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With kids it can be hard to tell when something is wrong.
And just like us, they experience sadness, bad days and mood swings.
But, sometimes there's more to it.
"Children are a box of surprises," says Luz Lopez a counselor with the Sunnyside Unified School District.
Once behaviors start to affect their daily lives, though. It's time to step in.
"It could be part of their development, but I always tell parents 'better safe than sorry,'" Lopez says.
Kathleen Conner, another Sunnyside counselor said there are a few specific things to watch for. Signs differ greatly by age, she says, so these are specifically geared toward kids younger than age 10.
1. Extreme moods, temper or irritability that is out of proportion with daily stress.
2. Persistent sadness, melancholy, hopelessness or loss of interest in friends or favorite activities.
3. Excessive fears and worries, which may be expressed somatically, via changes in sleep or eating habits.
4. Of course, any self-harm or suicidal thoughts or actions require immediate mental health assessment.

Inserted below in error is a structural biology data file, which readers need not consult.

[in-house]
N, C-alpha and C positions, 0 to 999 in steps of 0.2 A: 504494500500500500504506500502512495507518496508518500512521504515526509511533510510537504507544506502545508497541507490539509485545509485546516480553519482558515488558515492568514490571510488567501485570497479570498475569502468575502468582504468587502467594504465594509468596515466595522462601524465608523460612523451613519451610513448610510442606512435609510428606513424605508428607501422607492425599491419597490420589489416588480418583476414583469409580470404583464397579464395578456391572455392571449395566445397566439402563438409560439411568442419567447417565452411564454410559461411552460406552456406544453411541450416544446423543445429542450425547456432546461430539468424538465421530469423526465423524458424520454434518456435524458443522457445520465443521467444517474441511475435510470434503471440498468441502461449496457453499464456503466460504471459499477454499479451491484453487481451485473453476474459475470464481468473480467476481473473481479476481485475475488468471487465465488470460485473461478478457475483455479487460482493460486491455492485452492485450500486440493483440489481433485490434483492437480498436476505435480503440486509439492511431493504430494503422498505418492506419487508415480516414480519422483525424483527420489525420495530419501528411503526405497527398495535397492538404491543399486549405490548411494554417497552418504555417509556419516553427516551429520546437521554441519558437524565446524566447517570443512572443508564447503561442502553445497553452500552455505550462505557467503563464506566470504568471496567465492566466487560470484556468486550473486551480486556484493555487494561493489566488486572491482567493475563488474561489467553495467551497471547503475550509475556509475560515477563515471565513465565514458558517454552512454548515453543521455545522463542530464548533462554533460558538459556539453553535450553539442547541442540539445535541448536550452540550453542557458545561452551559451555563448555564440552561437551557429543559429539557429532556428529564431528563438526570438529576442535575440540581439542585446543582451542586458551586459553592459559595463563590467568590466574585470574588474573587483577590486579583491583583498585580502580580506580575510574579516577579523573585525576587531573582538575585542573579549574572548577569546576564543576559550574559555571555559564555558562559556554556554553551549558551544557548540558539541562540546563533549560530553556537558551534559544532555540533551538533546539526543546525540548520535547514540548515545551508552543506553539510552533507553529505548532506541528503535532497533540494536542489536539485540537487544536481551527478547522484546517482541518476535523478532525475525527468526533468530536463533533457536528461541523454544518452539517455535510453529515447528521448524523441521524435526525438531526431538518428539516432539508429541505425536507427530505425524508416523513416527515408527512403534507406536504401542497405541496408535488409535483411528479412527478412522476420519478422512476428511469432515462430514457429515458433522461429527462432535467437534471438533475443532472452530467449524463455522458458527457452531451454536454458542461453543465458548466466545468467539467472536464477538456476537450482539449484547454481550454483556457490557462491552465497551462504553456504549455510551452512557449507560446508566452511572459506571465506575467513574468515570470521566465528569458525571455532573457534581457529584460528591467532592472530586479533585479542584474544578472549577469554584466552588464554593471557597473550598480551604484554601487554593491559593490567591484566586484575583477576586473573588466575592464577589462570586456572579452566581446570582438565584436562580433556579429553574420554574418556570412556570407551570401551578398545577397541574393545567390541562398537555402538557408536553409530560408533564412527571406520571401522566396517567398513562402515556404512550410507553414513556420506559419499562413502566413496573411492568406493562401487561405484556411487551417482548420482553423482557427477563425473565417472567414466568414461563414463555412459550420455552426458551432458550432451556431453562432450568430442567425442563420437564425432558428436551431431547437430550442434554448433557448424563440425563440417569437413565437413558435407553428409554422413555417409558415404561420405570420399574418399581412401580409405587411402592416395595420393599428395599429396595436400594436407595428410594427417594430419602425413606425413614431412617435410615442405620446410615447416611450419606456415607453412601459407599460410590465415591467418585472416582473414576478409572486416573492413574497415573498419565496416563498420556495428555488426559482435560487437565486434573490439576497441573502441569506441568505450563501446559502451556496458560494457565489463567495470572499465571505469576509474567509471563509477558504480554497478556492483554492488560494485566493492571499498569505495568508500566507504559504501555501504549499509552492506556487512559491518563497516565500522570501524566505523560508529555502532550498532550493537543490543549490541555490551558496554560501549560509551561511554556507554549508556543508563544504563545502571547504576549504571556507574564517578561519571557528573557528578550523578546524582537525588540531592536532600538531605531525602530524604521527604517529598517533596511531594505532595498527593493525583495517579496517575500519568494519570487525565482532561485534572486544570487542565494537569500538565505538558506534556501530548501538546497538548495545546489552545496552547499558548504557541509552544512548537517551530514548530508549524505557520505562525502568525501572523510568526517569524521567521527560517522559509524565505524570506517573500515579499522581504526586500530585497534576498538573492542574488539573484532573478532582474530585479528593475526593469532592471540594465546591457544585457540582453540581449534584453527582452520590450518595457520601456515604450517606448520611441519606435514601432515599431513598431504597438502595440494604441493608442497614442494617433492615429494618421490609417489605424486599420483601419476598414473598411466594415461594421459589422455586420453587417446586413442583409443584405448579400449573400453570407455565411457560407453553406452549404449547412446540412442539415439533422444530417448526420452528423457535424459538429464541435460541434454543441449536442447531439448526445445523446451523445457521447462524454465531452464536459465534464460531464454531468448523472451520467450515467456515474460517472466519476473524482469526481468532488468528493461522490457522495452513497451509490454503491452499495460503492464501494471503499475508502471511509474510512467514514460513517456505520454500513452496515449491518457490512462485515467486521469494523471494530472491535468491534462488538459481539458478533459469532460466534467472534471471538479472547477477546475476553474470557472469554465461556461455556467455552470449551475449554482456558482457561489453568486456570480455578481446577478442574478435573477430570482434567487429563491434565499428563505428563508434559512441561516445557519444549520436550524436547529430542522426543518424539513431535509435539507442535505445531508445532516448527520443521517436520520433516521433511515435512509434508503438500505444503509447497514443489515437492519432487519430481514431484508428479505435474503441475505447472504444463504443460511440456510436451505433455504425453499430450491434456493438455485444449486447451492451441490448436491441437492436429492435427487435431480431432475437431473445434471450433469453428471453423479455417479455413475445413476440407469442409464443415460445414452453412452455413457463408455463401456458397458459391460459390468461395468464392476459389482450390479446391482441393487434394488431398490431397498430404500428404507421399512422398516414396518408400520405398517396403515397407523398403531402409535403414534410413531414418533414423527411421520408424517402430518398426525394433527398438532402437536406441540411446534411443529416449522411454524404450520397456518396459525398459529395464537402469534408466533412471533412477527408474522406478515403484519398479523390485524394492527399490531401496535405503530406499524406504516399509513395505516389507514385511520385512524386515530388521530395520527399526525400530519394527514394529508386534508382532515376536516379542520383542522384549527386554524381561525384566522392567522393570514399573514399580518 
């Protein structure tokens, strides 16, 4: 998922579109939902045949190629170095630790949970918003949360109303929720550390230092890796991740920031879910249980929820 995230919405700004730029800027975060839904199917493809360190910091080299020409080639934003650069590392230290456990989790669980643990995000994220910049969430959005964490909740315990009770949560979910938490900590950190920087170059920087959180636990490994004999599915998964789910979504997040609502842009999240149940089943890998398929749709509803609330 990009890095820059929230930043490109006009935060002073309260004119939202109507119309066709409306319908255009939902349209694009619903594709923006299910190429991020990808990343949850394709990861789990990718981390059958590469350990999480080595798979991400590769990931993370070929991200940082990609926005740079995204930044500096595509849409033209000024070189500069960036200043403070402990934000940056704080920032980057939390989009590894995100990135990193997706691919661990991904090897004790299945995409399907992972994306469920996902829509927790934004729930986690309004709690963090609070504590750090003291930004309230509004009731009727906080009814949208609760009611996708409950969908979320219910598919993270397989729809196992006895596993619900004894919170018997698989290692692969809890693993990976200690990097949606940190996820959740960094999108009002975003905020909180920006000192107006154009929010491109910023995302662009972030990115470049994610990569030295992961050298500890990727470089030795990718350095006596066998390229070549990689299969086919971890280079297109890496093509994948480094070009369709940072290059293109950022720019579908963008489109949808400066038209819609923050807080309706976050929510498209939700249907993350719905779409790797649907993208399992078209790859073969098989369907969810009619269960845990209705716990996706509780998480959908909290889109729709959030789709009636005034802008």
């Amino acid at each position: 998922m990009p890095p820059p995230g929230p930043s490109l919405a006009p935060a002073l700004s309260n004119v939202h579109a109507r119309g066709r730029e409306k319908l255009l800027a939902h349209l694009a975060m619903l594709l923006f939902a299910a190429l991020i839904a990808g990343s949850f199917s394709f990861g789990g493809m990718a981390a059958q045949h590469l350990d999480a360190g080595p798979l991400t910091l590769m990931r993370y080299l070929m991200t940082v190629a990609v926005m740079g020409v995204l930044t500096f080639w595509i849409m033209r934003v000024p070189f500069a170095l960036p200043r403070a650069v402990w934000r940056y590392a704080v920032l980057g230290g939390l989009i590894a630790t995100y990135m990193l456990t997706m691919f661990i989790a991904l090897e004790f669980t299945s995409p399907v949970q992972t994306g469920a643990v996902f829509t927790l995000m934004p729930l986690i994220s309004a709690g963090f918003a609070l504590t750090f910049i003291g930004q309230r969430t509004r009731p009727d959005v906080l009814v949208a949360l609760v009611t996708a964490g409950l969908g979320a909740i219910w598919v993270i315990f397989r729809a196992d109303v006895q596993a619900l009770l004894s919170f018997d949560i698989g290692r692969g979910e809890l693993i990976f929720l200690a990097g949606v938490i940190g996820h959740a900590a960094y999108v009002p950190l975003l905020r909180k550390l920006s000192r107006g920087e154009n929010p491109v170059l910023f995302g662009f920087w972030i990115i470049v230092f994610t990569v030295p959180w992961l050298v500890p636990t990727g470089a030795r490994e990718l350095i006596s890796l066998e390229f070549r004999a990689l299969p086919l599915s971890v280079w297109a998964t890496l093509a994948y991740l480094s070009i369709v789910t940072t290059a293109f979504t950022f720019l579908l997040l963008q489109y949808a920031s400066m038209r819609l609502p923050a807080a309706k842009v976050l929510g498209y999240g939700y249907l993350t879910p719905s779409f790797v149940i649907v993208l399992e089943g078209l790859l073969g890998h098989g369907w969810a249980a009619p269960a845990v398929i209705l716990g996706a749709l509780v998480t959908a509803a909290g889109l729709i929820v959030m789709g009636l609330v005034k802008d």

"A parent should seek the help professional if any of the first three signs persist beyond a few weeks or significantly impact major life functions, such as attending school, engaging in social interactions or begin to inhibit the child from caring for him/herself (eating, sleeping, toileting," Conner says. "No. 4 requires immediate help of course."
You should also pay attention to the child's academics, Luz says.
"When a student's grades dramatically dropped usually that is a sign something is going on," Luz says. "It may not be a mental/behavioral issue but it's good to be on the lookout for those things."
In urgent situations, Conner suggests the Crisis Response Center at Kino Hospital, which is open 24/7 and always available to families dealing with mental health questions or crises.
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